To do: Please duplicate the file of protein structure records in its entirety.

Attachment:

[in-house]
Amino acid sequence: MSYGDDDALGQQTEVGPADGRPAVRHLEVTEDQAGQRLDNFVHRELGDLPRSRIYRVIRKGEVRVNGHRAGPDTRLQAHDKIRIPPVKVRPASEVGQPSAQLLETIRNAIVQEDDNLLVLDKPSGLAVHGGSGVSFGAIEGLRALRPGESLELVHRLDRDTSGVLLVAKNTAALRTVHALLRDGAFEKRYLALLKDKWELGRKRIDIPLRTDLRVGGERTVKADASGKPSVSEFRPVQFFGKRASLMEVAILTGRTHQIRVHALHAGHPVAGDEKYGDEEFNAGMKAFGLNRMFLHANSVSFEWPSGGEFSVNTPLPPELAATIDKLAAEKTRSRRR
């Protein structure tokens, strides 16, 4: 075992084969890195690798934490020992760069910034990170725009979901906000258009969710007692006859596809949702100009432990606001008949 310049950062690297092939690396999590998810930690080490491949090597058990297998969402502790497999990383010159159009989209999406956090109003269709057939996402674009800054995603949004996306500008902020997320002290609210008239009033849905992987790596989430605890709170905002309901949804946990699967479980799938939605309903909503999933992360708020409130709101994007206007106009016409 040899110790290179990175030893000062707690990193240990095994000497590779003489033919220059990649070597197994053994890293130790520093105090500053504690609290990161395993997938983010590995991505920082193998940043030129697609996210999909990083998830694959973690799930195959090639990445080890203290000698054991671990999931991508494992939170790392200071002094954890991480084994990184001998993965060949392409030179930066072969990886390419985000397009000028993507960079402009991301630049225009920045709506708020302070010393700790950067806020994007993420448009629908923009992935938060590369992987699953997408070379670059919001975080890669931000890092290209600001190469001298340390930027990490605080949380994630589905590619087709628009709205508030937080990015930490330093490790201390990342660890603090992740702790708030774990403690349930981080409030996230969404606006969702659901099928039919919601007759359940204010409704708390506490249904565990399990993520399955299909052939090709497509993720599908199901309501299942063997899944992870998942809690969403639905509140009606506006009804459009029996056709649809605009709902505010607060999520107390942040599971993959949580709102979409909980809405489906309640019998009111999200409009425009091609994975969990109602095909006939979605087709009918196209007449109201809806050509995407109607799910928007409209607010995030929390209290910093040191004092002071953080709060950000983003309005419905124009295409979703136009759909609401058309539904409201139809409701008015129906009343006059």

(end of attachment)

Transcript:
[in-house]
Amino acid sequence: MSYGDDDALGQQTEVGPADGRPAVRHLEVTEDQAGQRLDNFVHRELGDLPRSRIYRVIRKGEVRVNGHRAGPDTRLQAHDKIRIPPVKVRPASEVGQPSAQLLETIRNAIVQEDDNLLVLDKPSGLAVHGGSGVSFGAIEGLRALRPGESLELVHRLDRDTSGVLLVAKNTAALRTVHALLRDGAFEKRYLALLKDKWELGRKRIDIPLRTDLRVGGERTVKADASGKPSVSEFRPVQFFGKRASLMEVAILTGRTHQIRVHALHAGHPVAGDEKYGDEEFNAGMKAFGLNRMFLHANSVSFEWPSGGEFSVNTPLPPELAATIDKLAAEKTRSRRR
């Protein structure tokens, strides 16, 4: 075992084969890195690798934490020992760069910034990170725009979901906000258009969710007692006859596809949702100009432990606001008949 310049950062690297092939690396999590998810930690080490491949090597058990297998969402502790497999990383010159159009989209999406956090109003269709057939996402674009800054995603949004996306500008902020997320002290609210008239009033849905992987790596989430605890709170905002309901949804946990699967479980799938939605309903909503999933992360708020409130709101994007206007106009016409 040899110790290179990175030893000062707690990193240990095994000497590779003489033919220059990649070597197994053994890293130790520093105090500053504690609290990161395993997938983010590995991505920082193998940043030129697609996210999909990083998830694959973690799930195959090639990445080890203290000698054991671990999931991508494992939170790392200071002094954890991480084994990184001998993965060949392409030179930066072969990886390419985000397009000028993507960079402009991301630049225009920045709506708020302070010393700790950067806020994007993420448009629908923009992935938060590369992987699953997408070379670059919001975080890669931000890092290209600001190469001298340390930027990490605080949380994630589905590619087709628009709205508030937080990015930490330093490790201390990342660890603090992740702790708030774990403690349930981080409030996230969404606006969702659901099928039919919601007759359940204010409704708390506490249904565990399990993520399955299909052939090709497509993720599908199901309501299942063997899944992870998942809690969403639905509140009606506006009804459009029996056709649809605009709902505010607060999520107390942040599971993959949580709102979409909980809405489906309640019998009111999200409009425009091609994975969990109602095909006939979605087709009918196209007449109201809806050509995407109607799910928007409209607010995030929390209290910093040191004092002071953080709060950000983003309005419905124009295409979703136009759909609401058309539904409201139809409701008015129906009343006059």